Vladimir Nabokov

NABOKV-L post 0004557, Wed, 10 Nov 1999 12:09:26 -0800

Re: [Hairy Hermpahrodite redeemed] (fwd)
All right, mea culpa on my chronology - the hairy hemaphrodite DID appear
pre-nuptial re Lo. That STILL, however, overlooks the point that, in a novel
as rich and playful and allusive as "Lolita," there is a tendency to view
EVERYTHING as a complex piece in an even more complex puzzle. Some things
probably aren't, that's all - and the "hairy hemaphrodite" may have been one.
Not even Nabokov could be CONSTANTLY inventive for every sentence of a novel.
For instance, VN himself said that Humbert's loss of his mother due to
"picnic, lightning" was NOT related to Quilty's later play "The Lady Who Loved
Lightning" - although, had he not said that, many readers would have insisted
that it was tied in. We may as well try to find some hidden meaning in the
list of gifts HH buys Lo at the end of Part One, or some diabolical dialogue
shimmering beneath the surface of the juvenile grunts with which Lo greets Hum
in the car on the way back from Camp Q. Perhpas the hairy hermaphrodite is a
joke VN plays on us, a private laugh-up-the-sleeve throwaway he knew that some
would chase, a butterfly escaping the net. We'll never know for sure, which
is probably part of the fun.

Thomas E. Braun

Donald Barton Johnson <chtodel@humanitas.ucsb.edu> wrote:
> Thomas Braun argues for a more relaxed reading of Nabokov's novel. Well,
> perhaps an escalator should be installed on the side of the mountain the
> reader is supposed to climb. But such interpretive laxity has its dangers.
> (For example, the hairy hermpahrodite passage occurs before Humbert begins
> "availing himself of Dolores several times a day.") In my opinion, a
> list-server is a perfectly suitable vehicle for over-active minds.
> Passages which strike many of us as opaque are often the ones which, when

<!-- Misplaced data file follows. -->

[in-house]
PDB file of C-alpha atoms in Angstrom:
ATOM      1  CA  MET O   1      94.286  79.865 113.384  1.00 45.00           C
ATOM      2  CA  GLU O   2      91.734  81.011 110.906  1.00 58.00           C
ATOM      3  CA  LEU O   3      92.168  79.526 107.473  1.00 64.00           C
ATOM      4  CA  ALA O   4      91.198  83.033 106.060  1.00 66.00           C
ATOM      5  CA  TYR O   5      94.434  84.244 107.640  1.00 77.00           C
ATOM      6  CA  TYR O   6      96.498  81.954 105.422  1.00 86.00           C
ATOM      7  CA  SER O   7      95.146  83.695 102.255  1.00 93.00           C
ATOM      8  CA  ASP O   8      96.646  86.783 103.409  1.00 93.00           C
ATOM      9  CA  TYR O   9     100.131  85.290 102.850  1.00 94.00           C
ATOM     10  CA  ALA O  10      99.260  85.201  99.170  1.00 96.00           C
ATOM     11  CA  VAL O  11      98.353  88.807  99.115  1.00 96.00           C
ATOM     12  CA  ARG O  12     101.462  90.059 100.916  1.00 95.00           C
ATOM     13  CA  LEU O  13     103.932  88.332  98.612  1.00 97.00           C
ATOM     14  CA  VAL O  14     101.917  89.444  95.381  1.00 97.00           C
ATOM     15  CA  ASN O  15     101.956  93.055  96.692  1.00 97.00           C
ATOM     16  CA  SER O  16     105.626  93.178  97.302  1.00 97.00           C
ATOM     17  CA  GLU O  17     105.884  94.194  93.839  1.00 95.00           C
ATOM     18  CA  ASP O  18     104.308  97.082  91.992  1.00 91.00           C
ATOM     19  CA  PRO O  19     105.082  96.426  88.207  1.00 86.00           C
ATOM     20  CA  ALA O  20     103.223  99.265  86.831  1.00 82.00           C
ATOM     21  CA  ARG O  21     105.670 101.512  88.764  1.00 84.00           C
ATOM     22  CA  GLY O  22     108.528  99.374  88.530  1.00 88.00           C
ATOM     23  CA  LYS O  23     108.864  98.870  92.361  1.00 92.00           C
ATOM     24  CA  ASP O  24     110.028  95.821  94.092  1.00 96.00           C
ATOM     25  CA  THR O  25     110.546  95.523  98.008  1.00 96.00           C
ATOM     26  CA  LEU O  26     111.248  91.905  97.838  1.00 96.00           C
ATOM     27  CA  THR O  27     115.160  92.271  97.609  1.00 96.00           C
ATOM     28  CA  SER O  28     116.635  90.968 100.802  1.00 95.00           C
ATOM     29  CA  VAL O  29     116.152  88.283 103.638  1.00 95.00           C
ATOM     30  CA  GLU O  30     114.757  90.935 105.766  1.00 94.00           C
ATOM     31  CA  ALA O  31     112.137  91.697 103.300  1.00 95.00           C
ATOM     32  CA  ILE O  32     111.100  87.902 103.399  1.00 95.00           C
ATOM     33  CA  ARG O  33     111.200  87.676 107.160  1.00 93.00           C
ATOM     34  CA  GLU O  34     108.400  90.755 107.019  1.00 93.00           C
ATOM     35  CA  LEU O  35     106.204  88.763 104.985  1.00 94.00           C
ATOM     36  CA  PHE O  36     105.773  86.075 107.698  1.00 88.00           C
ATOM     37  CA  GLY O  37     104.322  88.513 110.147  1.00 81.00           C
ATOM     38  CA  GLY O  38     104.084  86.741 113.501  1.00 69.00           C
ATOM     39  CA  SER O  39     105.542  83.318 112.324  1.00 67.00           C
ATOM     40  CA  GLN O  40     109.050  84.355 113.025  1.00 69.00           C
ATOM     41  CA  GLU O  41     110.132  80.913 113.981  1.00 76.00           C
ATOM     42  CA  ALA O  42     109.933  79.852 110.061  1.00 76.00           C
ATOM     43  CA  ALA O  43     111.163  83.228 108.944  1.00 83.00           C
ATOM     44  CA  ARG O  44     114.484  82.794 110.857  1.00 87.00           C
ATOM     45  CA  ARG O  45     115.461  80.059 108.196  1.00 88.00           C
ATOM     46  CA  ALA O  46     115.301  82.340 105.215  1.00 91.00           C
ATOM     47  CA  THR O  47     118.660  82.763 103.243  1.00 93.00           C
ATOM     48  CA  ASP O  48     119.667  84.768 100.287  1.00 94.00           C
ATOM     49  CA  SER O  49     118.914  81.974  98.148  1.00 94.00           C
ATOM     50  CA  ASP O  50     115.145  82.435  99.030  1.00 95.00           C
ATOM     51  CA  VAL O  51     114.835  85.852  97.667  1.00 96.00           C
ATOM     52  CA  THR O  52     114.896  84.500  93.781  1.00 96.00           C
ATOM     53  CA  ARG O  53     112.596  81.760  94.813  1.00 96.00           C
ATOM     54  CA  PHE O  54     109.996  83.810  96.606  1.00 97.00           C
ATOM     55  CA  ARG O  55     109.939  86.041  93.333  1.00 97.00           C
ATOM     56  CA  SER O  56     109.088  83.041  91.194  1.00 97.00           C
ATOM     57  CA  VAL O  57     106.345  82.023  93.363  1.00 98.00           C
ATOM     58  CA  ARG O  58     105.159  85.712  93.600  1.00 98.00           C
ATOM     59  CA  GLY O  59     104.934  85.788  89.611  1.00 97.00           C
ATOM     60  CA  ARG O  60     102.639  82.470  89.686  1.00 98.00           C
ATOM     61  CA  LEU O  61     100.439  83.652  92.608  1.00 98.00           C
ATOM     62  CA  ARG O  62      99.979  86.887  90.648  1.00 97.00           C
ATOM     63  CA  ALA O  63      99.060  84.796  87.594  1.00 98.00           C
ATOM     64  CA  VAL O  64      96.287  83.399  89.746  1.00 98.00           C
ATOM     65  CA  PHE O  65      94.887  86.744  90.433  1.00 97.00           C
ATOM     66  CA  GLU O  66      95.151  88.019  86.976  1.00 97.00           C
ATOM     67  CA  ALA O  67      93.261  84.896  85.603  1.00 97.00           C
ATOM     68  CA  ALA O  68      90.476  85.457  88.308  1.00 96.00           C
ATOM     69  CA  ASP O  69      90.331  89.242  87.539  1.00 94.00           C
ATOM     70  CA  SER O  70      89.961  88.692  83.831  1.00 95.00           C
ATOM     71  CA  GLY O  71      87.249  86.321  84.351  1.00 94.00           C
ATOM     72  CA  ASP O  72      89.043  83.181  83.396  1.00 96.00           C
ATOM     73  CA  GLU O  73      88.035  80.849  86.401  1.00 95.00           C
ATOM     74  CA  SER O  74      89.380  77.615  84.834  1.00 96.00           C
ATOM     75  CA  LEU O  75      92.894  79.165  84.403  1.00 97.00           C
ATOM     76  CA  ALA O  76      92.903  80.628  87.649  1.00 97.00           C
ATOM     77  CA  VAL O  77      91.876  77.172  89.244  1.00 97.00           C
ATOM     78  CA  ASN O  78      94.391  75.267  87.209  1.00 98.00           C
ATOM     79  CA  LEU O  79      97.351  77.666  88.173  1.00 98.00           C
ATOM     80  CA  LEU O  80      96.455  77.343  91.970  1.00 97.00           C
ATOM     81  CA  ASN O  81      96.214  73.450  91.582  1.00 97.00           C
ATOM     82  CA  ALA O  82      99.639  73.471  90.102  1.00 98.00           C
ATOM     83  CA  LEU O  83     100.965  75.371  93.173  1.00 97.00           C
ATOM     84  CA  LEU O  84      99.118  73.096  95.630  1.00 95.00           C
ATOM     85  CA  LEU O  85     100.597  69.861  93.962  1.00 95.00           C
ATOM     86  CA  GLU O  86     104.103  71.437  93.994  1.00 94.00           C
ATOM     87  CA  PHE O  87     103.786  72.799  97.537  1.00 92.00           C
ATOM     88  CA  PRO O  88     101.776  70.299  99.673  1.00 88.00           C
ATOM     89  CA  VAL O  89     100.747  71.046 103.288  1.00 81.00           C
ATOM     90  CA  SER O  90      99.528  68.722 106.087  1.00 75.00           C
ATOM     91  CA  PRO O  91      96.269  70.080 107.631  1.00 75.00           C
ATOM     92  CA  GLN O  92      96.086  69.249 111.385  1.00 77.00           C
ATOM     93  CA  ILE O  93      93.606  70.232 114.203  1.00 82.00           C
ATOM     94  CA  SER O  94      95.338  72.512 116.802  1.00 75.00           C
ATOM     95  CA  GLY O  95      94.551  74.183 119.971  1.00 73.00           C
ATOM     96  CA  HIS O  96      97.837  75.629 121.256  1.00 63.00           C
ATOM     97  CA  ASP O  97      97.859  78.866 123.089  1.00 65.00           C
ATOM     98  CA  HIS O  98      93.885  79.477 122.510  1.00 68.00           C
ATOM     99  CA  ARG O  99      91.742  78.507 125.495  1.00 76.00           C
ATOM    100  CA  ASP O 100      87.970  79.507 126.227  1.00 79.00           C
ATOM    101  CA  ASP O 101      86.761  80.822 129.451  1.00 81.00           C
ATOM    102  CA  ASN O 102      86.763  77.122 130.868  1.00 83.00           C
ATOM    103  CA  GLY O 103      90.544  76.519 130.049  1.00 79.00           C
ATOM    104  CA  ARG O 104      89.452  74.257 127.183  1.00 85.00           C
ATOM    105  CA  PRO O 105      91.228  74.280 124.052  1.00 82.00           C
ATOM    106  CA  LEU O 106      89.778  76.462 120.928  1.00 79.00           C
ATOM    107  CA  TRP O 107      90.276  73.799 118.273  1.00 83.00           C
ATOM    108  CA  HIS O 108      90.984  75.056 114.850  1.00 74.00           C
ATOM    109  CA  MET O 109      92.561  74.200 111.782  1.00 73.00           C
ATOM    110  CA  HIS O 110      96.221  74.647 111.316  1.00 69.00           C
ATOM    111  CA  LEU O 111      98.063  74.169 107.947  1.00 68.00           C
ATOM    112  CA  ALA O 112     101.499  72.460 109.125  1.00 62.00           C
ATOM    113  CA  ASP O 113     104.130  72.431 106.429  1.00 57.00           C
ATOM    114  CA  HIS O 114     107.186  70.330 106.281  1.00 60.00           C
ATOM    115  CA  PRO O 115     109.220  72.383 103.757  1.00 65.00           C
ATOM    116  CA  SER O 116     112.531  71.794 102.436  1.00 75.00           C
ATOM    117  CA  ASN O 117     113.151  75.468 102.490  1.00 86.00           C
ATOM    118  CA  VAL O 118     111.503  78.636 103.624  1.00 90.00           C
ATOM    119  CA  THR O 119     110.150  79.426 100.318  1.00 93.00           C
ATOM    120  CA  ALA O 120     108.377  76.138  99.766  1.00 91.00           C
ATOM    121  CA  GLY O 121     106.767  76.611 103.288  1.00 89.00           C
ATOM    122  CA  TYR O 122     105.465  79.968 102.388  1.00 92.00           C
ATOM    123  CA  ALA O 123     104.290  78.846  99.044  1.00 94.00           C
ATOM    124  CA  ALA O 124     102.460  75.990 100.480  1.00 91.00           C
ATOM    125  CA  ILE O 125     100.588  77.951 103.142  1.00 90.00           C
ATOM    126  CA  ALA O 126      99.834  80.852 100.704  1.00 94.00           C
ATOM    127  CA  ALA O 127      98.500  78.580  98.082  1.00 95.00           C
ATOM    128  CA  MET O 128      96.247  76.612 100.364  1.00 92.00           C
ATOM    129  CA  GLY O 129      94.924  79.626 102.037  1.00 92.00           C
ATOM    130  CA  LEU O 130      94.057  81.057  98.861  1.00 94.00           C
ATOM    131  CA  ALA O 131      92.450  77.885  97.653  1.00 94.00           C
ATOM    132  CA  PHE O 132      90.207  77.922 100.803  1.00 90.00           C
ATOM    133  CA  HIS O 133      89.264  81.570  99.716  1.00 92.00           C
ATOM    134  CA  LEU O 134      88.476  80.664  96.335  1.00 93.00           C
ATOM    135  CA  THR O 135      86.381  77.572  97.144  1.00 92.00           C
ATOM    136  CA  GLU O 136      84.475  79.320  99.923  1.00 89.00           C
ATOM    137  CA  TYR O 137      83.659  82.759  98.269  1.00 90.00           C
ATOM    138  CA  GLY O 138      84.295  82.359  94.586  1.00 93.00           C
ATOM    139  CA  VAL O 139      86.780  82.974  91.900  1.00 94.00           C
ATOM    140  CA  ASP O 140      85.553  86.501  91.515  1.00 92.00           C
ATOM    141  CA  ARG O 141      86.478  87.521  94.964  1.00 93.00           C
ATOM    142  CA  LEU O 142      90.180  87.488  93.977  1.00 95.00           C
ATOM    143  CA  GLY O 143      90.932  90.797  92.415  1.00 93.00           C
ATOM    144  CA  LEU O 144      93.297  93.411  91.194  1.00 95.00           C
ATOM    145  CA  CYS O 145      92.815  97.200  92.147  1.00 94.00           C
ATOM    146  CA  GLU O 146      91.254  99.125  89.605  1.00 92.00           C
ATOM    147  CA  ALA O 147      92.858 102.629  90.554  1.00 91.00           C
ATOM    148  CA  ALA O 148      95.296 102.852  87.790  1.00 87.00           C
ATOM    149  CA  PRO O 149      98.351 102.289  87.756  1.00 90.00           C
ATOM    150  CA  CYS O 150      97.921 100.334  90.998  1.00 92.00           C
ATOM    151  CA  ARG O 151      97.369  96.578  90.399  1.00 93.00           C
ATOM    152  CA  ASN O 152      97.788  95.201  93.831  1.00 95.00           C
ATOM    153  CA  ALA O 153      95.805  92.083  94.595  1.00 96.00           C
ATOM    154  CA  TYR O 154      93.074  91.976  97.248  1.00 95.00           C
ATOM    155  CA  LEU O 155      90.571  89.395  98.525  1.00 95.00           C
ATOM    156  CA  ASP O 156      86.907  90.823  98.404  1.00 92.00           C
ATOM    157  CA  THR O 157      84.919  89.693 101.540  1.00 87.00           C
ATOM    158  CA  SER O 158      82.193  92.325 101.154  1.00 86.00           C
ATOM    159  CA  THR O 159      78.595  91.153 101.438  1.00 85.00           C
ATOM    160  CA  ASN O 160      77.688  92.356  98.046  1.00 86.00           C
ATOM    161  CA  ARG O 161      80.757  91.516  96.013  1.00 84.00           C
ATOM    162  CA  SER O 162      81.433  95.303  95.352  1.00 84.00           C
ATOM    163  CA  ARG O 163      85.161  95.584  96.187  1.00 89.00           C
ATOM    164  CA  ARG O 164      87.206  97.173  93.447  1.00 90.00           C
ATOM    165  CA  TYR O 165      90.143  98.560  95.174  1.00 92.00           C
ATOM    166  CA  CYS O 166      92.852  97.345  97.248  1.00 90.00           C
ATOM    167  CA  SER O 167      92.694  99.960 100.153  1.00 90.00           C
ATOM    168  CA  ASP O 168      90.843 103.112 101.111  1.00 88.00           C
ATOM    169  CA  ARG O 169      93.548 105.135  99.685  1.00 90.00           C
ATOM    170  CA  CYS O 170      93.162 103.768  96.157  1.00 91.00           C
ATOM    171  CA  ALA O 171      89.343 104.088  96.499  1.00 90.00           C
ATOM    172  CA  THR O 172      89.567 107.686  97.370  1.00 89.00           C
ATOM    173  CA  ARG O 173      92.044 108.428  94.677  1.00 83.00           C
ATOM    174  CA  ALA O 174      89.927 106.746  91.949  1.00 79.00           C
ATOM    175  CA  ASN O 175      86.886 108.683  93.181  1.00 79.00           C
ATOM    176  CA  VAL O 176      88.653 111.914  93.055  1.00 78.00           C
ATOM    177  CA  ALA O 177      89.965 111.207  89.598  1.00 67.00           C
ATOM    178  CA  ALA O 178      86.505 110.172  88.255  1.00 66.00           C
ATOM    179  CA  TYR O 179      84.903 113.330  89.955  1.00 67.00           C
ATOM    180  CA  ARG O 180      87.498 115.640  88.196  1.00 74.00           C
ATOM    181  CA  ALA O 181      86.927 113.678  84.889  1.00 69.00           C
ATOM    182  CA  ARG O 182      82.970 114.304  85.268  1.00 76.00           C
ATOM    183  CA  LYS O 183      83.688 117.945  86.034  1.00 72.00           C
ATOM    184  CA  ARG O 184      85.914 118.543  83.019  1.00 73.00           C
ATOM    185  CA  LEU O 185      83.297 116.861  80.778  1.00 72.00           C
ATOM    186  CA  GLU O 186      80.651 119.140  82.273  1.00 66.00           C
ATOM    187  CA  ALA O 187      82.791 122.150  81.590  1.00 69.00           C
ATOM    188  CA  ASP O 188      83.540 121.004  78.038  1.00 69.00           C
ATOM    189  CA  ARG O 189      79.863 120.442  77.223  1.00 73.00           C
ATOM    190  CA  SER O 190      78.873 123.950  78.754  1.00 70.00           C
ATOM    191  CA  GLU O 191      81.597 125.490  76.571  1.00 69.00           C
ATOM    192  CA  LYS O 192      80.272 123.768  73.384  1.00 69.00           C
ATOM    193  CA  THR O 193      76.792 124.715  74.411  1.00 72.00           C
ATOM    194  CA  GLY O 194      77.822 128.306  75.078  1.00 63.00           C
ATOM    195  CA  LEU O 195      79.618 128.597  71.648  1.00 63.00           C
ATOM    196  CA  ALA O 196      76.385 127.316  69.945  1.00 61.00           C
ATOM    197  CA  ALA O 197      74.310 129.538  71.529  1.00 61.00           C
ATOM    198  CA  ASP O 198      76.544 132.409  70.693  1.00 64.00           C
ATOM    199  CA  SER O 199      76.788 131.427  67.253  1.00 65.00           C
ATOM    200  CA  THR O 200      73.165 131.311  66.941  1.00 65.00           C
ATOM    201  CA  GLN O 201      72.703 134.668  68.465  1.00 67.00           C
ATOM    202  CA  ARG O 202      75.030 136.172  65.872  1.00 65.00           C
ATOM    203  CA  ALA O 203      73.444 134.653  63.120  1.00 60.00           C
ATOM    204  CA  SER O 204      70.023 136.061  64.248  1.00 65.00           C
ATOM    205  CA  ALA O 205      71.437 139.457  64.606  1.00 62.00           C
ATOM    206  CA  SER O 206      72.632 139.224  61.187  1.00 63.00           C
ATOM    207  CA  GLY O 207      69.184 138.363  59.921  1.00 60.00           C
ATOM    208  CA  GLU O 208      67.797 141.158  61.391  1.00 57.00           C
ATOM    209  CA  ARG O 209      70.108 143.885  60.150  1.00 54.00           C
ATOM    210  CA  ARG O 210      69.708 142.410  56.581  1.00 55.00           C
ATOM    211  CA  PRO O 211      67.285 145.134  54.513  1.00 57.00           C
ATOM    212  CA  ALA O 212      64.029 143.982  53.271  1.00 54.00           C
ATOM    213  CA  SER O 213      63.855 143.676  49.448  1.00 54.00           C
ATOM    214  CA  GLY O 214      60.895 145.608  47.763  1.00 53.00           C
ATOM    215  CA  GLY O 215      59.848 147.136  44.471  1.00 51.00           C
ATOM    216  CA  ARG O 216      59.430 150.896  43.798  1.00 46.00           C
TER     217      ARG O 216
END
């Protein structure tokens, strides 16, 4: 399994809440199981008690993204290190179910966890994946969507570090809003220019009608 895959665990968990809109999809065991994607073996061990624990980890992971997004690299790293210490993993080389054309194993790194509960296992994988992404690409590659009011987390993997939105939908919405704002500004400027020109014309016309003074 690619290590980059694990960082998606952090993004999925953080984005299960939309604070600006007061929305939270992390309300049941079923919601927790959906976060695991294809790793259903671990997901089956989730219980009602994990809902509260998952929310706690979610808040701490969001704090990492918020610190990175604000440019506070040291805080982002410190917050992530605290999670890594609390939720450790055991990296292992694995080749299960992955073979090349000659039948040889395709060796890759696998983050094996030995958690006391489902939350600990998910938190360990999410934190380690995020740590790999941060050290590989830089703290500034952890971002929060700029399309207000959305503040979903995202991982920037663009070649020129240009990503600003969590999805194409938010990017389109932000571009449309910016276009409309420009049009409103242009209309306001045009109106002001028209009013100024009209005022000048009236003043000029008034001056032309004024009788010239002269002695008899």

> mulled over (transformed into an object of vitural obsession, etc), offer
> productive insights into the text as a whole. (And if they don't, the
> academic world is none the poorer).
> >EDITOR's NOTE. Thomas Braun has a point. While a-/be-musement has its
> >place on NABOKV-L, let's declare a moratorium on hairy handed sons (&
> >daughters) of toil--barring new information.
> >----------------------
> >
> >
> >From: "Thomas E.Braun" <cawriter@usa.net>
> >
> >I have been reading, with increasing bemusement, the various responses to
> >issue. In my view, far too much is being made of this. Not everything in
> >"Lolita" is some sort of overly complex riddle. Just as Nabokov, to make
> >Humbert appear as an aesthete and not a pervert, had his "hero" refer to
> >Lolita's act of fellatio as something done "the hard and nauseous way"
> >(instead of using more direct language), so VN here has his creature use
> >flowery language (which Humbert may be using to help in his legal defense!)
> >mask the simple act of masturbation - something he apparently had to do so
> >seldom while he was availing himself of Dolores several times per day, it
> >seemed like a congress with a total stranger.
> >
> >Thomas E. Braun
> >cawriter@hotmail.com
> >
> >NABOKV-L <chtodel@humanitas.ucsb.edu> wrote:
> >> "Finally, I did achieve an hour's slumber--from which I was aroused
> >> gratuitous and horribly exhausting congress with a small hairy
> >> hermaphrodite, a total stranger." (LOLITA, Part One, Chapter 27)
> >>
> >> I've been focussing on this passage in conjunction with a chapter
> >> writing on envisioning Humbert as a perverted version of "real" artists
> >> like Godunov-Cherdyntsev. The reader's eyes tend to gravitate towards
> >> hairy hermaphrodite, but lets expand our scope outwards in both
> >> first. We can read this sentence as a metapoetic nightmare. Gratuitous
> >> and stranger both have metapoetic resonance. Etymologically, we can
> >> "gratuitous" (parodically, antonymically) to the theme of gratitude
> >> (blagodarnost') that is so central to The Gift. (Dollinin's recent
> >> is a good place to start). (Whom should Humbert thank for this dream?)
> >> stranger can be placed in the line of estrangement that is, again, so
> >> central to The Gift. (The word strange is often used in The Gift to
> >> to the working of fate. It is often translated as queer, which is
> >> completely appropriate and should eventually earn Nabokov a place as a
> >> paradoxical forerunner not only of postmodernism but also of queer
> >> studies.) Congress is a sexual reference operating on an obvious and
> >> punning level (as do many words beginning with these three letters in
> >> of Nabokov's English fiction -- the clue is dropped in his diatribe
> >> Rowe (to whom, in my opinion, many apologies are owed)). The hairy
> >> hermpaphrodite is Humbert's version of his muse, Aphrodite's flowing
> >> here reduced to a crude, exclusively physical sexual organ (of ambiguous
> >> gender, as befits Humbert's character). In other words, a metapoetic
> >> primal scene.
> >>
> >> E. Naiman
> >
> >
> >____________________________________________________________________
> >Get free email and a permanent address at http://www.netaddress.com/?N=1

Get free email and a permanent address at http://www.netaddress.com/?N=1